By contesting eight LS seats, the party garnered only 689,409 votes and managed to save its deposit on only two seats of Baghpat and Mathura. Like the first families of the INC and the SP, only the family of the RLD was able to perform well (save its deposit in case of the RLD first family) . The first families of these two parties won on their seats while the RLD first family saved its deposit on their seats.
On RLD’s Jayant Chaudhary Mathura seat, there were two Hema Malinis, one from the BJP while the other was an Independent. The Independent Hema Malini actually got 10,158 votes. If we analyse the assembly segment-wise performance of the Baghpat LS seat then in Siwalkhas, the RLD was on third spot much behind the BJP & SP, while in Baghpat, the RLD was in the third spot, much behind the BJP & SP and in Modinagar, the RLD was on 4th spot behind the BJP, SP & the BSP.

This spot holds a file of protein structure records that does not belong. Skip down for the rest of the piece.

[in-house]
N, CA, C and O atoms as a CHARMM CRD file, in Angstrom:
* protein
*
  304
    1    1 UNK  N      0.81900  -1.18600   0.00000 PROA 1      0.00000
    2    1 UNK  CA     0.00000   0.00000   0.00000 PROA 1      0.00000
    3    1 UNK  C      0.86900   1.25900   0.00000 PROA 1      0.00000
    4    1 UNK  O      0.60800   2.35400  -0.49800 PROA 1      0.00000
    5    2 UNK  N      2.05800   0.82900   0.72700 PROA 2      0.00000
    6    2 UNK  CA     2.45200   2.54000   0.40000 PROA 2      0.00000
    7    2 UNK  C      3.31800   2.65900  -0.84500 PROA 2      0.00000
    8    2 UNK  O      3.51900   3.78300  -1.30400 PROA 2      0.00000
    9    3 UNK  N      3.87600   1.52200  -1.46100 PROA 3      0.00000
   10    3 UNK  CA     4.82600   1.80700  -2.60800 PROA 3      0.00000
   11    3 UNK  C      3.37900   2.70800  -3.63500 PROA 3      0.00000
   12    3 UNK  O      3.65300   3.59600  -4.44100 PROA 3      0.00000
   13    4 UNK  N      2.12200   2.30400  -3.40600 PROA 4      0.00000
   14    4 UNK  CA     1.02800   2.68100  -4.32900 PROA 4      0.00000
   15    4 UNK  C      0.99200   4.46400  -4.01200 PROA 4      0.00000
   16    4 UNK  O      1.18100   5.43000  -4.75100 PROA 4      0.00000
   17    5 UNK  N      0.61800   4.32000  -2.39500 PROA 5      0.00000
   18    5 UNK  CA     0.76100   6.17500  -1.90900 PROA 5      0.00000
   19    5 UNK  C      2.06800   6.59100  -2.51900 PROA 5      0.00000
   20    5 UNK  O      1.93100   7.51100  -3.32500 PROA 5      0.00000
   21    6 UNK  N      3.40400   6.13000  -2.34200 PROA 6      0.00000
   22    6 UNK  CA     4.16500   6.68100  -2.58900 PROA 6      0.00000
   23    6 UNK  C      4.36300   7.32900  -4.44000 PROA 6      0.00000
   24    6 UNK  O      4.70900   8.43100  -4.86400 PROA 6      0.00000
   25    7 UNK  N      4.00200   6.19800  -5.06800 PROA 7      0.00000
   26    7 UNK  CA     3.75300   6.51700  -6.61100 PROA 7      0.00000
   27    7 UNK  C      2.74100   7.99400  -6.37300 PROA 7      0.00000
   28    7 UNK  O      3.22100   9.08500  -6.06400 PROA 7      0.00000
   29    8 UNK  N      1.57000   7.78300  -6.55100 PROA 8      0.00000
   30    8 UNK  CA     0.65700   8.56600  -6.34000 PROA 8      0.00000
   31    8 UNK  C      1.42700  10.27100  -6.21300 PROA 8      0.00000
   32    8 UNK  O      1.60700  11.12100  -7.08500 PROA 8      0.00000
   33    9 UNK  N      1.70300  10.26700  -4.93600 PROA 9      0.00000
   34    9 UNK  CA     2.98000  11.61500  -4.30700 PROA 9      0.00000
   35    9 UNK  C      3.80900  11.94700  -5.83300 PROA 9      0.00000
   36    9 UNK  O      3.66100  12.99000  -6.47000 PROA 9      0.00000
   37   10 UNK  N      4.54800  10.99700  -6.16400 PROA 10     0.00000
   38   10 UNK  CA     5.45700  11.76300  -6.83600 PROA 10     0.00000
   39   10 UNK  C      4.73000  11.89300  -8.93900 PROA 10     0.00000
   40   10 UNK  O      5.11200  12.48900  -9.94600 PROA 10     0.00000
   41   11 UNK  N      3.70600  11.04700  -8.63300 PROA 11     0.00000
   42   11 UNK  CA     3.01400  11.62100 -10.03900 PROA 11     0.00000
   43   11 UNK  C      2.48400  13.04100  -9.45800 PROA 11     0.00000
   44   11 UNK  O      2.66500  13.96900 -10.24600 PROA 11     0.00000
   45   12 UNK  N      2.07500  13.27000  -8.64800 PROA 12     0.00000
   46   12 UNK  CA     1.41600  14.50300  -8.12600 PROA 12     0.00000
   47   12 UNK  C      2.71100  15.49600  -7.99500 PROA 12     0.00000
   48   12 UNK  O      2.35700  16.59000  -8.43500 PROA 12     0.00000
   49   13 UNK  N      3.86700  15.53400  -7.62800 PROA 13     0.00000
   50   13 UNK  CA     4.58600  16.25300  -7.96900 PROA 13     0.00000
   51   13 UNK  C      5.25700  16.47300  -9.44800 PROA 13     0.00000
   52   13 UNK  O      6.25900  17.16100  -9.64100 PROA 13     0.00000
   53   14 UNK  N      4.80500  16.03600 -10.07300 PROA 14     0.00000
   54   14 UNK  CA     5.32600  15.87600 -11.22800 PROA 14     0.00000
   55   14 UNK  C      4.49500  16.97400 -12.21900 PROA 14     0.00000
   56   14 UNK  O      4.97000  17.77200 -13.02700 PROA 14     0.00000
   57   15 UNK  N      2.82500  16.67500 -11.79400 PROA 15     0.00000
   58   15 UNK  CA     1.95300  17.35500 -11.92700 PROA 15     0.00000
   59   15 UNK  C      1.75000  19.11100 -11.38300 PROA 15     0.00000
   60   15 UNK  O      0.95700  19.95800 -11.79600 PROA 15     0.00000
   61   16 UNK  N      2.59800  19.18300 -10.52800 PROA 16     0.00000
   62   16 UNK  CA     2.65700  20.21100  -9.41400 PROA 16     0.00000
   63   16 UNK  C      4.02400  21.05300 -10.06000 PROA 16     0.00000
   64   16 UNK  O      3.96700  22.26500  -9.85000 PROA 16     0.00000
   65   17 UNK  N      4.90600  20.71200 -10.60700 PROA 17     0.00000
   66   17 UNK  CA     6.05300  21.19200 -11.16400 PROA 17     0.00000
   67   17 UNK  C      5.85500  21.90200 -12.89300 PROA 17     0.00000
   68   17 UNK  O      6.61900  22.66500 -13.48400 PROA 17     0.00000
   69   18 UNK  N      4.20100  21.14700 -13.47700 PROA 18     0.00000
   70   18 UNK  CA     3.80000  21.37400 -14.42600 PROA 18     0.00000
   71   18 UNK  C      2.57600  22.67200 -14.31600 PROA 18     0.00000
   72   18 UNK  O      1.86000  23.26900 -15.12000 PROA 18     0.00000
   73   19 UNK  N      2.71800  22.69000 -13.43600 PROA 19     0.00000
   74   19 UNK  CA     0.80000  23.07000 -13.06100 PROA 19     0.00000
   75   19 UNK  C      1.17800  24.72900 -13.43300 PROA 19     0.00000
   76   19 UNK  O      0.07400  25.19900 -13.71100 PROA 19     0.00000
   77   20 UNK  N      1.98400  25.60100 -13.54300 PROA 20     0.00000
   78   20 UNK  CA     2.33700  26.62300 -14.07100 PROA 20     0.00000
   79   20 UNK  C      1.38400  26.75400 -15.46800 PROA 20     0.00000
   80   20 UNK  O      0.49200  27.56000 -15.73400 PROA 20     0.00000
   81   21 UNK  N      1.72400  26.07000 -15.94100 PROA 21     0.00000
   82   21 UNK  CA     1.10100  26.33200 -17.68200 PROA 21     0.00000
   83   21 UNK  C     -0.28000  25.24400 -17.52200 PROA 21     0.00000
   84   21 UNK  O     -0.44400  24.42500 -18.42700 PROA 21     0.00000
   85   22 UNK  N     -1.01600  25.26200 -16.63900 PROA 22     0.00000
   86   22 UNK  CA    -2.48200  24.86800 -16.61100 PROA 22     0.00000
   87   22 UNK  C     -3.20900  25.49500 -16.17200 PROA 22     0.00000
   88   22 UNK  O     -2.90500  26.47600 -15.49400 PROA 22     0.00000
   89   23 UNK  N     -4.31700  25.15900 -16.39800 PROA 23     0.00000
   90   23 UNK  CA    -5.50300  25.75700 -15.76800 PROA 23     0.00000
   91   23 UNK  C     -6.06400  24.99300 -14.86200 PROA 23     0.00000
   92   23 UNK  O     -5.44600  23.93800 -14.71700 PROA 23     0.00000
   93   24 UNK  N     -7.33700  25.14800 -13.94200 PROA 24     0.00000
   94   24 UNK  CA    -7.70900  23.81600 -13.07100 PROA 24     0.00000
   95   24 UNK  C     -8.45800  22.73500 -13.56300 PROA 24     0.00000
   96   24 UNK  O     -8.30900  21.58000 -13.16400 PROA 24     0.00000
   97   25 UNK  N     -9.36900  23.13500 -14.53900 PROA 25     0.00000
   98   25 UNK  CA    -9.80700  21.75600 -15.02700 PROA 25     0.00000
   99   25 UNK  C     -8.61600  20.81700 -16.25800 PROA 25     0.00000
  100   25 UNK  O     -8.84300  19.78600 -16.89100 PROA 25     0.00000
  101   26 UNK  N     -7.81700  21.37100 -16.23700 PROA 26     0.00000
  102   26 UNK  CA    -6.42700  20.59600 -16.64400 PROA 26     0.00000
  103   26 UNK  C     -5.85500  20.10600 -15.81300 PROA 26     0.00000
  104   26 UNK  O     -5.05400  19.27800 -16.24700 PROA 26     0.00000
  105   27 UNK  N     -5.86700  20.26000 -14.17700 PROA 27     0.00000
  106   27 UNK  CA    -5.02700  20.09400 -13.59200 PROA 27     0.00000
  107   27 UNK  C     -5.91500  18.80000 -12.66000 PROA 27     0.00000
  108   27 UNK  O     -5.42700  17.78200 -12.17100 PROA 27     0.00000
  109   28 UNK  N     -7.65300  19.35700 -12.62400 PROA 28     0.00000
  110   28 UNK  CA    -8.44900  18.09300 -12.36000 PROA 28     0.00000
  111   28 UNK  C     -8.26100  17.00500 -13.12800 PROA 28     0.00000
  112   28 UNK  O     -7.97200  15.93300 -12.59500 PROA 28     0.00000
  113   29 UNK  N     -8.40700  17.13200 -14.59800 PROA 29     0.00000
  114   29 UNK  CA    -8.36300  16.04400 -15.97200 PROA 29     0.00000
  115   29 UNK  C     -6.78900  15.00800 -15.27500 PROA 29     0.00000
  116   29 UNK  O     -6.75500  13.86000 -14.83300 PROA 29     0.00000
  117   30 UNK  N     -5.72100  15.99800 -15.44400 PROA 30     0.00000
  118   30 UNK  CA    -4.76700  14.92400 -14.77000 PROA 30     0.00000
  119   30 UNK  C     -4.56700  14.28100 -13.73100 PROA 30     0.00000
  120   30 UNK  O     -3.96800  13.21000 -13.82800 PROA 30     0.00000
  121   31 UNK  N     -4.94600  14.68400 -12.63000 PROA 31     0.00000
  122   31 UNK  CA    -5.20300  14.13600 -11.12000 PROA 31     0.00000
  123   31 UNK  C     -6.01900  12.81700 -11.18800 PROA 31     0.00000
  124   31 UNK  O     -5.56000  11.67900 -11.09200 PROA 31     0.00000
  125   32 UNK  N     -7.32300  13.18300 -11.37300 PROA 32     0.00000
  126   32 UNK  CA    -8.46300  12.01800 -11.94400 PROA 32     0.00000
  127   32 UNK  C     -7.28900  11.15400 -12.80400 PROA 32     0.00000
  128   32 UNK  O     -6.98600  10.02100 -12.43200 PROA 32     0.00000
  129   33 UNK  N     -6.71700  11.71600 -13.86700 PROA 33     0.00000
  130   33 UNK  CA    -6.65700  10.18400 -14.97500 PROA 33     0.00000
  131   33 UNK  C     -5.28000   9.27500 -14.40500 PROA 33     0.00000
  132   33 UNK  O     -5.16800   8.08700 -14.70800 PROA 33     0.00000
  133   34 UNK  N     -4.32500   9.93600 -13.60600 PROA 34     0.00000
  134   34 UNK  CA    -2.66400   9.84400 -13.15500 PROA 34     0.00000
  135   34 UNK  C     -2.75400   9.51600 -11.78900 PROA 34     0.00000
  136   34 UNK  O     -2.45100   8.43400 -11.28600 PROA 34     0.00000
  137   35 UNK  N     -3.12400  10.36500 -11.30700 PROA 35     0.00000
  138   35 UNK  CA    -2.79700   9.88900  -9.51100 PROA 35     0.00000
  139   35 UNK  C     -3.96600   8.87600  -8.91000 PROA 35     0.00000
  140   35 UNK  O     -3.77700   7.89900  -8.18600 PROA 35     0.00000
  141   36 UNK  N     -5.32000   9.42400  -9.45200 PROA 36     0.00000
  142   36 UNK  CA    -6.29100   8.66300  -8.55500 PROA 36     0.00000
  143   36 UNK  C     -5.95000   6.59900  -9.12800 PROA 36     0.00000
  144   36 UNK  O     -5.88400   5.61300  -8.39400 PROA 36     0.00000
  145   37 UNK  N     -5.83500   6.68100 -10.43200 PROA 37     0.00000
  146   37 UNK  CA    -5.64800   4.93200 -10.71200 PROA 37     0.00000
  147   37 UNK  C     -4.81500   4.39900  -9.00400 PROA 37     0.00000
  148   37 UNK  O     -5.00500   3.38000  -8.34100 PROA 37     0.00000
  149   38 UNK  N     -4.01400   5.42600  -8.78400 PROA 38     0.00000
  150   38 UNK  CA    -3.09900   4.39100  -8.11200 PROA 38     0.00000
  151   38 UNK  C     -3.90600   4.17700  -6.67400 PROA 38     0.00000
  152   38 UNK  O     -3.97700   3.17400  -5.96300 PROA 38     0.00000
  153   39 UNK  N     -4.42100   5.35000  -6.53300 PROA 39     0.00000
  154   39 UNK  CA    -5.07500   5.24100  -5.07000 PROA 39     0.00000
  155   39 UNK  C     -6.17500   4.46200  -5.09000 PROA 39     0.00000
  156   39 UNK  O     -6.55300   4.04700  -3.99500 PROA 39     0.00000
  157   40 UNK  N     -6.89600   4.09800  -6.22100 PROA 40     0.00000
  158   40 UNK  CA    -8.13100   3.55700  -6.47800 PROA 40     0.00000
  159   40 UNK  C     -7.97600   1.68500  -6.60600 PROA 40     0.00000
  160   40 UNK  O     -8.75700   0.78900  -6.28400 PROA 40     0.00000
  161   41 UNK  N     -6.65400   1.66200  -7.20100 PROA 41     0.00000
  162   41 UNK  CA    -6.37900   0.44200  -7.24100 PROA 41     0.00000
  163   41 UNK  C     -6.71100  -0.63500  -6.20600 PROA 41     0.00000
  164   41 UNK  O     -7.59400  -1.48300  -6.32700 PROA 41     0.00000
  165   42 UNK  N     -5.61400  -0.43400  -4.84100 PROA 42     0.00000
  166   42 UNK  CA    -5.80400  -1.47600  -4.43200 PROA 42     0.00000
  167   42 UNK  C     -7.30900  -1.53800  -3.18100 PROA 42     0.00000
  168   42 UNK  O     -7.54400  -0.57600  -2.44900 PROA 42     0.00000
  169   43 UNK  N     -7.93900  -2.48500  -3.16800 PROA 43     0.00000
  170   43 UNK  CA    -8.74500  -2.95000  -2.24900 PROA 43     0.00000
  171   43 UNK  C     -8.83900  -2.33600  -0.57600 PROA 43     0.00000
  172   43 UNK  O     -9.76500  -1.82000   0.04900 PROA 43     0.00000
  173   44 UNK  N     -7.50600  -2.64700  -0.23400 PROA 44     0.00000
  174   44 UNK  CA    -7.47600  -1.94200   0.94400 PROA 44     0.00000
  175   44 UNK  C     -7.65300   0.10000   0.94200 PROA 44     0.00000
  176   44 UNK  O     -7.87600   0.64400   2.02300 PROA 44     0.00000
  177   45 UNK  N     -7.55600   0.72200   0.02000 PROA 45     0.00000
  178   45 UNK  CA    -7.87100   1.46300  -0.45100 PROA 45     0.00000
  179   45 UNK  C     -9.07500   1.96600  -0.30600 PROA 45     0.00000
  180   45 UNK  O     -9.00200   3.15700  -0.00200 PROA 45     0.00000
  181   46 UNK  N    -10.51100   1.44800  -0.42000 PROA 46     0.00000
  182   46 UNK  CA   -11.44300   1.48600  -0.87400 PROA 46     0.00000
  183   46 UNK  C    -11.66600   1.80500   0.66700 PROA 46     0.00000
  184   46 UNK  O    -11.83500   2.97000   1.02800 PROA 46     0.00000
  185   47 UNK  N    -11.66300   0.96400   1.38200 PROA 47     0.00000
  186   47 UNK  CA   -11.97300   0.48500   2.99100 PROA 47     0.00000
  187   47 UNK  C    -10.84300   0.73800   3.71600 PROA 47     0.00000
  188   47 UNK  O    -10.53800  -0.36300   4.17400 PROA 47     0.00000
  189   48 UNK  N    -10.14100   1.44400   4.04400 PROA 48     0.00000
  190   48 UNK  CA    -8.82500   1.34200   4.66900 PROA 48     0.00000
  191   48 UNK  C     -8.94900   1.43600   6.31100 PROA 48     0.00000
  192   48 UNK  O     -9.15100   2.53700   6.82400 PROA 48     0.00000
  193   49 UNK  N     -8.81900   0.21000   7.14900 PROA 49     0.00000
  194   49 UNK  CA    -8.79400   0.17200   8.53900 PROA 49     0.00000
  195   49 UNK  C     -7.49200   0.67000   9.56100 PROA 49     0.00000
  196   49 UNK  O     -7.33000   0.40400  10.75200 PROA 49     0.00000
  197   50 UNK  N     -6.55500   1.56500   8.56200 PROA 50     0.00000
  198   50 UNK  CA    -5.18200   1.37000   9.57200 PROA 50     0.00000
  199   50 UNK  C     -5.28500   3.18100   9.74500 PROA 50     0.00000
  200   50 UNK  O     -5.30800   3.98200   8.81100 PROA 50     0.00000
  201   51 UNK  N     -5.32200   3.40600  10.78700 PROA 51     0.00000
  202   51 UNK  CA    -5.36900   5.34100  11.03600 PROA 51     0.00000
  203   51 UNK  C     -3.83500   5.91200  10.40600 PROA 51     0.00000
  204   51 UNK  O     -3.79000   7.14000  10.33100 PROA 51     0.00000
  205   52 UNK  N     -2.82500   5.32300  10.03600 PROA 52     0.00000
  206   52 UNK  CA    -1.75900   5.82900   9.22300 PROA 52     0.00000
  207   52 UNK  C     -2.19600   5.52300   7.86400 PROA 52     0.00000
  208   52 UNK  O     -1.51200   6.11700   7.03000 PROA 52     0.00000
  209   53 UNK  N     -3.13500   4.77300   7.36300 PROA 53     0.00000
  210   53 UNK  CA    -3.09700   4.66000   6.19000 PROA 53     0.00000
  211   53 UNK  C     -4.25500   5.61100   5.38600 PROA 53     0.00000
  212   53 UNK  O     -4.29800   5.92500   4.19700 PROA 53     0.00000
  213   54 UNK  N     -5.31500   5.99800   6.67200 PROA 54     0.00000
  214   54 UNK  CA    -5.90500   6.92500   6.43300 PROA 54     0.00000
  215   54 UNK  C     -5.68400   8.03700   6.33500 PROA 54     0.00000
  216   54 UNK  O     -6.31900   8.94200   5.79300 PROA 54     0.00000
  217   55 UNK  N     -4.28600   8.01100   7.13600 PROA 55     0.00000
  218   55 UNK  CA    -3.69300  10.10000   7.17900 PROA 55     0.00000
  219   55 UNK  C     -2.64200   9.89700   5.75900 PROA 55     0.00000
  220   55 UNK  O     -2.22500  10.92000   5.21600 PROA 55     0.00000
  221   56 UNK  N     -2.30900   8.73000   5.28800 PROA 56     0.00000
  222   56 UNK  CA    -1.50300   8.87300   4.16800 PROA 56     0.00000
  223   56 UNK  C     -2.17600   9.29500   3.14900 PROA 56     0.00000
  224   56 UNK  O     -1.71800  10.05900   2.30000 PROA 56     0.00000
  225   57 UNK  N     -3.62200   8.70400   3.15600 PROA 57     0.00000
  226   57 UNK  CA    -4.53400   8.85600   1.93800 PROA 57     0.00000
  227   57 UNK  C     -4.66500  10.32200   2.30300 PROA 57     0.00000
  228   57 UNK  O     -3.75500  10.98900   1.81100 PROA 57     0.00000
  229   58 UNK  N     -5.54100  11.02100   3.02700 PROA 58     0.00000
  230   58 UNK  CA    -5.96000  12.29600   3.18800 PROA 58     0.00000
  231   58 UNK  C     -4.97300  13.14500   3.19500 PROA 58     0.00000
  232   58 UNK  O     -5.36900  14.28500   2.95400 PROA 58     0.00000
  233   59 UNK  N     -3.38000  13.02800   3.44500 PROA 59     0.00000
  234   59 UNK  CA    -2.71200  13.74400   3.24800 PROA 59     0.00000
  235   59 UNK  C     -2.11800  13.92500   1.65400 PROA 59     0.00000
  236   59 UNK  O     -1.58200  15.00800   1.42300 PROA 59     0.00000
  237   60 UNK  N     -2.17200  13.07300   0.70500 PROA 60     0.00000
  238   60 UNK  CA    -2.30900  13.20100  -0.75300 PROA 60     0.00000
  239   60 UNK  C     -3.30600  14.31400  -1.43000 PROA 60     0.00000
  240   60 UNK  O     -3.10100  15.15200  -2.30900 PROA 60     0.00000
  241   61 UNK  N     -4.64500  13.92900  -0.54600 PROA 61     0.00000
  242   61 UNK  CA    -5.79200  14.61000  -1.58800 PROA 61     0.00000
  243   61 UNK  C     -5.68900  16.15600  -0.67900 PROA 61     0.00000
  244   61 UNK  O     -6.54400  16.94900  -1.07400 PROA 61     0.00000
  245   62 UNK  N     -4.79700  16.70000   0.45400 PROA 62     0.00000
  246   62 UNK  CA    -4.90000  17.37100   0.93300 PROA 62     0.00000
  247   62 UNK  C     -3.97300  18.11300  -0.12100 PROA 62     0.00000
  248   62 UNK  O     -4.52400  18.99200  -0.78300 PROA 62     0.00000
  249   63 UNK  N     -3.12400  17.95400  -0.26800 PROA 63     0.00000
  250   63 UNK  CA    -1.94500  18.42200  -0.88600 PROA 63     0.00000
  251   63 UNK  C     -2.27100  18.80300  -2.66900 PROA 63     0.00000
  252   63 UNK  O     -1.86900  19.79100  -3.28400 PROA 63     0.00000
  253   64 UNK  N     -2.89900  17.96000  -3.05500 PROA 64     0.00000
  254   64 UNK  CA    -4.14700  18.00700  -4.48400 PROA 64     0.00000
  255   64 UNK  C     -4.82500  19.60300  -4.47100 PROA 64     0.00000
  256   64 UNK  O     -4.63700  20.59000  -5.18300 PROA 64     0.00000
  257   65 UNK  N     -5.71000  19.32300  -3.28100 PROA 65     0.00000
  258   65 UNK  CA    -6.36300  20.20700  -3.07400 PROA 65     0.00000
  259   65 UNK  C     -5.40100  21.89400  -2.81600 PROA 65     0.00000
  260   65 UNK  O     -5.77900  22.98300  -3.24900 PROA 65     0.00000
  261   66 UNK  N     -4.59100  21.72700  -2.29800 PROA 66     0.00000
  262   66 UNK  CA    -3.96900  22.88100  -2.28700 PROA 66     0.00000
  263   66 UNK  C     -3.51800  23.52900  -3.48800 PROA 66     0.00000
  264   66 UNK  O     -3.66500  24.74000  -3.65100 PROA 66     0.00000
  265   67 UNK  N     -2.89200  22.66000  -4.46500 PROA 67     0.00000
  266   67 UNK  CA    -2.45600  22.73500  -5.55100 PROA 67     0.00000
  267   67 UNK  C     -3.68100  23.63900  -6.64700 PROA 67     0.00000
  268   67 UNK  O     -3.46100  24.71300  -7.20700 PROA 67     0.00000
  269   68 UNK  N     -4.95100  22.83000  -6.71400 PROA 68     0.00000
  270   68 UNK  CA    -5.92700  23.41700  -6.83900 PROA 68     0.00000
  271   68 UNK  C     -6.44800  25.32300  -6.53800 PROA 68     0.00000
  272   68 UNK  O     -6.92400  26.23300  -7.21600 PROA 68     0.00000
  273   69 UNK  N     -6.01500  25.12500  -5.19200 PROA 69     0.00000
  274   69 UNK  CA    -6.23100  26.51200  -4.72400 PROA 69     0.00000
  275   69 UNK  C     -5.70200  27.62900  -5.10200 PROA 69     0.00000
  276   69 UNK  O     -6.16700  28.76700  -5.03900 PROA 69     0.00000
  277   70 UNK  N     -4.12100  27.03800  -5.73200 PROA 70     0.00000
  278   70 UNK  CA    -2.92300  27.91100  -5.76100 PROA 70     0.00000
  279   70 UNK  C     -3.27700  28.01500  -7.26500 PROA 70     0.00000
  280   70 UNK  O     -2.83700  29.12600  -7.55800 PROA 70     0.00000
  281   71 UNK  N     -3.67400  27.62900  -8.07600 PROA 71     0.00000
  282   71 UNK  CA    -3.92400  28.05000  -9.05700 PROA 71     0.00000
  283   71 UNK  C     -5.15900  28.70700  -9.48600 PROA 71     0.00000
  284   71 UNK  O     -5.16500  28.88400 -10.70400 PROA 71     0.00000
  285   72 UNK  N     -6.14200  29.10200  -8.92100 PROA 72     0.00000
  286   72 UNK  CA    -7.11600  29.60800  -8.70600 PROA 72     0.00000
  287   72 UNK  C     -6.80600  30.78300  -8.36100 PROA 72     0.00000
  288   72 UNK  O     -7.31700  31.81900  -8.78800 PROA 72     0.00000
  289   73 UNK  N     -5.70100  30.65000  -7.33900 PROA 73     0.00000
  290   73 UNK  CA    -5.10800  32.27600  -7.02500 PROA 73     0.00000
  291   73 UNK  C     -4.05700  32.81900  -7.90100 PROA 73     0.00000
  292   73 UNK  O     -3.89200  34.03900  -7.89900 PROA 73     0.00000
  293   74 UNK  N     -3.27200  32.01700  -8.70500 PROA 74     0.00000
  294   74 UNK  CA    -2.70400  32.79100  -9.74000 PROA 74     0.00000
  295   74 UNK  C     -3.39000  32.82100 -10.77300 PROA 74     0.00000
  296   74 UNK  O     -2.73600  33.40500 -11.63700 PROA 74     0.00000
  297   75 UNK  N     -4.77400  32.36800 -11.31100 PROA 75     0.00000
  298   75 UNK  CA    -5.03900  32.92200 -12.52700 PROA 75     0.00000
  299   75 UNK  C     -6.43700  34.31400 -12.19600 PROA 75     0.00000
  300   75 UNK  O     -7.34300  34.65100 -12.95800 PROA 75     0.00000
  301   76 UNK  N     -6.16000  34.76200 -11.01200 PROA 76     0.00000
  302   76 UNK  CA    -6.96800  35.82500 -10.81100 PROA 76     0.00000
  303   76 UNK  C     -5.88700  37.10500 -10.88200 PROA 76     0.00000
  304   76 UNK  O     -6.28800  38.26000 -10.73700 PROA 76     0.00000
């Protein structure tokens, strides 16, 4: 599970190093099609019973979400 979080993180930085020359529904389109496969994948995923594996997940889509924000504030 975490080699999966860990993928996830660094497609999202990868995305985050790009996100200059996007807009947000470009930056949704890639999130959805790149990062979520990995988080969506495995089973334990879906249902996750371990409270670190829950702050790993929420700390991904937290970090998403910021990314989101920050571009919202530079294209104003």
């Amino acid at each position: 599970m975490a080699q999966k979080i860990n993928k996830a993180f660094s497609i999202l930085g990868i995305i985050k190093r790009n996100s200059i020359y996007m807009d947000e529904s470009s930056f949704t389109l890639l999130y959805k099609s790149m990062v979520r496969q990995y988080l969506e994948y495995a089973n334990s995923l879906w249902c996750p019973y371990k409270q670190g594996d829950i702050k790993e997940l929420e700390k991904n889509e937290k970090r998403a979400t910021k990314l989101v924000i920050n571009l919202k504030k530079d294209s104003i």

On Baghpat LS Seat Satyapal Singh was the BJP candidate, Ghulam Mohammed was the SP & Prashant Chaudhari was the BSP candidate. So the RLD performance was poor even in Ajit Singh’s traditional seat of Baghpat. So the stakes of the RLD in the forthcoming LS poll are limited despite Ajit Singh’s bravado. However for Sp and BSP, this is a lit must test and for the rejuvenated Rahul Gandhi equally an attritional war.
In 2014 Lok Sabha polls, BJP won on 337 assembly seats translating into 71 LS seats, while in 2017 assembly polls it actually captured 325 seats, an unprecedented mandate in UP’s history, only on the back of Hindu consolidation cutting across caste fault lines.
UP 2014 Lok Sabha elections:
BJP 71, Apna Dal 2, Congess 2, SP 5
UP 2014 Assembly
BJP 328, Apna Dal 9, Congress 15, SP 42, BSP 9
BJP: 39.67% Increase 24.7% 312 Increase 265
BSP) 32.23% Decrease3.7% 19 Decrease 61
SP) 21.82% Decrease7.7% 47 Decrease 177
INC) 6.25% Decrease5.4% 7 Decrease 21
RLD 1.78% Decrease0.5% 1 Decrease 8
Apna Dal .98% Increase1.0% 9 Increase 9
SBSP) 0.7% Increase0.7% 4 Increase 4
PECP) 0.3% Decrease2.0% 0 Decrease4
Published on : Jan 13, 2019 at 13:29 IST